It reduces the risk of rheumatoid arthritis
Despite a strong link between vitamin D and inflammatory diseases, there is still much to be learned about how to use the sunshine-rich nutrient. The current goal of research is to understand the reasons for vitamin D insensitivity, how it affects disease activity, and how it might be used to prevent RA. Here are some reasons why vitamin D might be beneficial for patients with rheumatoid arthritis.
The first evidence suggests that supplemental vitamin D lowers the risk of developing rheumatoid arthritis. The levels of vitamin D are inversely correlated with the disease activity, which is often a precursor to rheumatoid arthritis. Vitamin D is also thought to have immunoregulatory effects and is thought to interact with T cells, macrophages, and parathyroid hormone (PTH).
Another recent study has shown that taking supplements of vitamin D may reduce the risk of autoimmune diseases. People with low levels of vitamin D are at a higher risk of cardiovascular disease. The benefits of taking vitamin D may include better mood, reduced pain, and reduced risk of fractures. While the effects of supplementation are limited at the present, further studies are needed to determine whether vitamin D supplements can help those at high risk for rheumatoid arthritis.
Although vitamin D supplements have many benefits, they should be used cautiously. Because Vitamin D has several immunomodulatory and anti-inflammatory properties, they could be effective in treating a range of autoimmune rheumatic diseases. In addition to reducing the risk of rheumatoid arthritis, they may help prevent the onset of chronic diseases. And vitamin D levels in the blood are closely related to disease activity.
Although the effects of vitamin D supplements on rheumatoid arthritis are yet to be confirmed, these supplements have the potential to help people prevent autoimmune diseases. One study suggests that vitamin D reduces the risk of rheumatoid arthritis by up to 22%. This is consistent with a study that tracked participants over a five-year period. It was found that people who took 2000 international units of vitamin D daily tended to experience a lower risk of autoimmune diseases. It is also important to note that vitamin D is metabolized by the body into active form.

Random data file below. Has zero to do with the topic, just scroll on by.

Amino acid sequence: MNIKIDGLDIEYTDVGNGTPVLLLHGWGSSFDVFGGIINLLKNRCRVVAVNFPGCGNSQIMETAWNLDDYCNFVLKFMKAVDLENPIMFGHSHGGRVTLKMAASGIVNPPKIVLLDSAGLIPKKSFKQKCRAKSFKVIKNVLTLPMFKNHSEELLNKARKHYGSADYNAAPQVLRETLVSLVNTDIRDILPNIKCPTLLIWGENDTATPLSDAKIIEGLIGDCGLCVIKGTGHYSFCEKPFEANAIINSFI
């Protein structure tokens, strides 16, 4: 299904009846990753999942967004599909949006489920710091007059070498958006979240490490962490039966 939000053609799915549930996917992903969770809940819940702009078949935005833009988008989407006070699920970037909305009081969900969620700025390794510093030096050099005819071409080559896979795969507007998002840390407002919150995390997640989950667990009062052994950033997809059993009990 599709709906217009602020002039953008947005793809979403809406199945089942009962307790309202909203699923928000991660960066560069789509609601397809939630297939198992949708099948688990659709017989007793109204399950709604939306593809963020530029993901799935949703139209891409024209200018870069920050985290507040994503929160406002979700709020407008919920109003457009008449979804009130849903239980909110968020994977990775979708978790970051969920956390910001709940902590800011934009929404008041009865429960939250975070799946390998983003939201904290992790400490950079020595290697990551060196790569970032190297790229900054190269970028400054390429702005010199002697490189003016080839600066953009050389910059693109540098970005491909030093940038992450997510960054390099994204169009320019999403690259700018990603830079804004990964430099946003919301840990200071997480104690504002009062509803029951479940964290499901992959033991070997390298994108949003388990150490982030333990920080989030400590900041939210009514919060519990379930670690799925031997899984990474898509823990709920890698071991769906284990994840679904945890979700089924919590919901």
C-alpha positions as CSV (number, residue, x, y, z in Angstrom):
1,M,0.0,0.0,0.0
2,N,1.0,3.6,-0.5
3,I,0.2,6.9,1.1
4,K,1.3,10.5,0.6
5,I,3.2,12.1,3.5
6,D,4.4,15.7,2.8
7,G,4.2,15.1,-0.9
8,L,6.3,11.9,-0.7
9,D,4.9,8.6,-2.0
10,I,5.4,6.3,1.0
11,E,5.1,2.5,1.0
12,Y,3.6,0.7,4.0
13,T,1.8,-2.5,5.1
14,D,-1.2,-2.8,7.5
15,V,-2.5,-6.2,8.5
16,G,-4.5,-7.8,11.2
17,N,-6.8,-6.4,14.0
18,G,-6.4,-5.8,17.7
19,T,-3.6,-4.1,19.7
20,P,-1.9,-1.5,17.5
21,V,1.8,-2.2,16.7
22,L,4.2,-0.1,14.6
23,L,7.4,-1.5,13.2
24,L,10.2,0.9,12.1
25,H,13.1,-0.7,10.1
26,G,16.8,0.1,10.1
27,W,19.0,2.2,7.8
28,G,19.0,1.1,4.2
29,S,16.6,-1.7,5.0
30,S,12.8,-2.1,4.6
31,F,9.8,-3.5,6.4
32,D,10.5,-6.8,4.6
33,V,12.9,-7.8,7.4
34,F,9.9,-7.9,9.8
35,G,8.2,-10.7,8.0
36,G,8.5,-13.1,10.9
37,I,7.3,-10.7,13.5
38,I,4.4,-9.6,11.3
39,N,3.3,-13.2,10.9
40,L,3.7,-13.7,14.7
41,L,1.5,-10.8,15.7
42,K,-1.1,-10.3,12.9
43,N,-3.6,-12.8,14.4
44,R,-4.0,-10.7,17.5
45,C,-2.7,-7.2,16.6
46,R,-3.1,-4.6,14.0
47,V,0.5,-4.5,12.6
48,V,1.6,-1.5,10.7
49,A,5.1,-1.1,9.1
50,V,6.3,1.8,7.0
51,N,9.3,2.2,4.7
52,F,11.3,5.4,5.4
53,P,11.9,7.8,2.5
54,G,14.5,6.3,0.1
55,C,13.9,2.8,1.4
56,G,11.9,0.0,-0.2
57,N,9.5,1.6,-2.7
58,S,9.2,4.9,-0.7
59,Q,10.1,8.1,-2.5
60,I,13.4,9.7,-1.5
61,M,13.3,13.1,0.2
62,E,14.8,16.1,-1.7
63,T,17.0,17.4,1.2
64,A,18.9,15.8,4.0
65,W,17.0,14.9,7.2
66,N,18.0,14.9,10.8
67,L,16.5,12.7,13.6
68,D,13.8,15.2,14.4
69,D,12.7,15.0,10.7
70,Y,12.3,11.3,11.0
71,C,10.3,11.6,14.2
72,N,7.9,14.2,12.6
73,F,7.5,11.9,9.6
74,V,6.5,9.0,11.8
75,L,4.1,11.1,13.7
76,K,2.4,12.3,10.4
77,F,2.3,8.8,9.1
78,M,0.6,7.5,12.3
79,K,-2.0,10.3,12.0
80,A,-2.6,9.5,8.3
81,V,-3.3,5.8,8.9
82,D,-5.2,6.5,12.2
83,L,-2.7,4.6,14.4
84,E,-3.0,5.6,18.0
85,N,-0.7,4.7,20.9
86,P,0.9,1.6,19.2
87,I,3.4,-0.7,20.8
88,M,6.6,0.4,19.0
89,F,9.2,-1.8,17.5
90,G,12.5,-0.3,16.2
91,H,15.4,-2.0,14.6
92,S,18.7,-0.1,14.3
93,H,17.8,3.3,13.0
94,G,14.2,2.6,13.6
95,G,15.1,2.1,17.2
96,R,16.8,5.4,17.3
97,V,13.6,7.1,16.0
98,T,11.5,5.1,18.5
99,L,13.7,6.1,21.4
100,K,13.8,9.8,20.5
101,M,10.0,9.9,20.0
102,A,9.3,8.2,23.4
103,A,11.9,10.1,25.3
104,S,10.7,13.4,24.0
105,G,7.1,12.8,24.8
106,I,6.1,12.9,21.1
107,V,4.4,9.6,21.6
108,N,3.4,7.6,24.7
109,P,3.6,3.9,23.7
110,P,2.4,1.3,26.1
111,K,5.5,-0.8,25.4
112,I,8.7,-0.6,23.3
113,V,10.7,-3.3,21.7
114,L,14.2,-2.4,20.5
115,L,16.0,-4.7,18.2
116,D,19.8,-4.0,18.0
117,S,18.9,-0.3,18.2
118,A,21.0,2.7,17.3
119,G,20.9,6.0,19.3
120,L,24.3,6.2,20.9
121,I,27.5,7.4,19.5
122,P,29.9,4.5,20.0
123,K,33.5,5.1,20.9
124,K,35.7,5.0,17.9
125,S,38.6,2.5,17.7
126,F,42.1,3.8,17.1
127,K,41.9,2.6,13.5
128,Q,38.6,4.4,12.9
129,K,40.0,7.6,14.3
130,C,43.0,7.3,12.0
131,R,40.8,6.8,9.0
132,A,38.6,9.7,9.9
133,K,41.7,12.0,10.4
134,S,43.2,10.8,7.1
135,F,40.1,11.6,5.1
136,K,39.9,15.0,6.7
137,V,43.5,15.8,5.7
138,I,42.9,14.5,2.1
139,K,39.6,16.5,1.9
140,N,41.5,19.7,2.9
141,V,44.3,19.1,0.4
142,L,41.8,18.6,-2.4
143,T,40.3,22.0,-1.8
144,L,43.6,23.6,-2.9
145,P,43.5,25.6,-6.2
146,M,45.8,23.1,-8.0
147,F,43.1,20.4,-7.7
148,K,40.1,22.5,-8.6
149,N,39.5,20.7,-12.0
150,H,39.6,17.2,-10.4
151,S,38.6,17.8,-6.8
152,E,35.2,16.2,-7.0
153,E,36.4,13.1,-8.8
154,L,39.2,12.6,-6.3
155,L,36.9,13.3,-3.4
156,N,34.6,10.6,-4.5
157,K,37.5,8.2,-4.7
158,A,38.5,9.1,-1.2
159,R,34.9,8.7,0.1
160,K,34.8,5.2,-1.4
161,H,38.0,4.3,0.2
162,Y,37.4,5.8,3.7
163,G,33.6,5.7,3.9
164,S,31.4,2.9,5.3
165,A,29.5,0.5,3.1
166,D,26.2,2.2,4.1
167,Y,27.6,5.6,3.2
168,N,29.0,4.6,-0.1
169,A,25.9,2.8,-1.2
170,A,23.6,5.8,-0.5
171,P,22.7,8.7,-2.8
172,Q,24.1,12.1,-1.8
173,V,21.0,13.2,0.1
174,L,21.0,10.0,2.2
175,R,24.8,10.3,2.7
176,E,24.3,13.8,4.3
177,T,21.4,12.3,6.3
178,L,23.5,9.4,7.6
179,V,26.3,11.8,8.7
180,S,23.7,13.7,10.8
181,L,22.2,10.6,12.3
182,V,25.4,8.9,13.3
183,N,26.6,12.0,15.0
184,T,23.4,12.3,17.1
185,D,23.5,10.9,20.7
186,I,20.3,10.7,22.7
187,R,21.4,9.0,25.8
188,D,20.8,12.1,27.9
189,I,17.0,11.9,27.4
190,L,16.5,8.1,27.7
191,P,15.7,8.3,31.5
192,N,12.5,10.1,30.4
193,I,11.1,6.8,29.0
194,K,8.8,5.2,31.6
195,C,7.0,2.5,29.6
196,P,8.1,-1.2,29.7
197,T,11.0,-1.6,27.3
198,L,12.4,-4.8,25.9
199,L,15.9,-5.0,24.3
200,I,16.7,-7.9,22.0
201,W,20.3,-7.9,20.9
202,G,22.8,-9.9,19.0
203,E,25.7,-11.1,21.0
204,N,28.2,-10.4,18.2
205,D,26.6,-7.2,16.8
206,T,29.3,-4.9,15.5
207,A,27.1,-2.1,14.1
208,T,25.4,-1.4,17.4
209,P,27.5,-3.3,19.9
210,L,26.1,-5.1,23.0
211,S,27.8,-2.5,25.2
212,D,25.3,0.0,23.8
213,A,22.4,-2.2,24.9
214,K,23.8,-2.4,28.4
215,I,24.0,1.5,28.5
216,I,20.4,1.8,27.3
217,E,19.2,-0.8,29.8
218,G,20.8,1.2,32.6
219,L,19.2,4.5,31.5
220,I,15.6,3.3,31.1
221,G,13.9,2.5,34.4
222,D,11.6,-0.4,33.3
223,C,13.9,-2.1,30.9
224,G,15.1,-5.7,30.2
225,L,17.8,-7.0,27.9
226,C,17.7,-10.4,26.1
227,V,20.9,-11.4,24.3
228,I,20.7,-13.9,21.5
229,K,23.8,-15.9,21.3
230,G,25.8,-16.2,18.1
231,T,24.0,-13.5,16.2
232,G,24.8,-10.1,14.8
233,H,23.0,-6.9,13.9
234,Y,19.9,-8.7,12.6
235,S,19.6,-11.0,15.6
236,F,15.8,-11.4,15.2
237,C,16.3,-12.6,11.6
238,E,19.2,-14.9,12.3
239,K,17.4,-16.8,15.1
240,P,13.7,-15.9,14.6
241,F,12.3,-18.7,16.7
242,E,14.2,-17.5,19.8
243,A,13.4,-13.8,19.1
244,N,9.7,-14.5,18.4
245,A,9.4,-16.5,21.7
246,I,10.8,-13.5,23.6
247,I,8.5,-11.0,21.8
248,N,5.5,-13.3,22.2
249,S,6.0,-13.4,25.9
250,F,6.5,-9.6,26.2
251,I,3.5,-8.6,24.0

It may fight cancer
A new study suggests that vitamin D supplements may fight cancer. More than a decade after the discovery of vitamin D, cancer has become the second leading cause of death worldwide. In 2018, 18.1 million people were diagnosed with cancer. Nine million died from it. Cancer occurs when cells multiply abnormally, and can develop in a variety of tissues. For this reason, it’s vital to consume enough vitamin D to prevent cancer. To find out if vitamin D supplements are beneficial for cancer, you should consult with a health professional.
Researchers have found that vitamin D supplements may reduce the risk of many types of cancer. This vitamin can prevent tumors by slowing their growth and triggering cell death. In addition, it can reduce inflammation in the body and boost the immune system. The study was led by Dr. JoAnn Manson, an epidemiologist at the National Cancer Center in Tokyo. To further prove the benefits of vitamin D supplements, she looked at a group of women who had a greater amount of sun exposure as teens or young adults.
The researchers found that high doses of vitamin D slowed the progression of disease for patients with metastatic colorectal cancer. It was also found that high doses of vitamin D delayed the disease progression by 13.1 months, compared to only ten months for the control group. This effect was even greater in metastatic colon cancer, which requires higher dosages. Ng and her colleagues collected blood samples and are analyzing them now to determine the optimal vitamin D level for each patient.
While many of us are aware of the benefits of vitamin D, few people know how important it is to our health. Taking vitamin D supplements may have beneficial effects on cardiovascular health and bone health, but too much vitamin D can lead to an elevated calcium level in the blood and kidney stones. A recent supplement of the Journal of Clinical Oncology includes an abstract of this study. The findings are encouraging, but caution is advised. This study has yet to be confirmed by other research.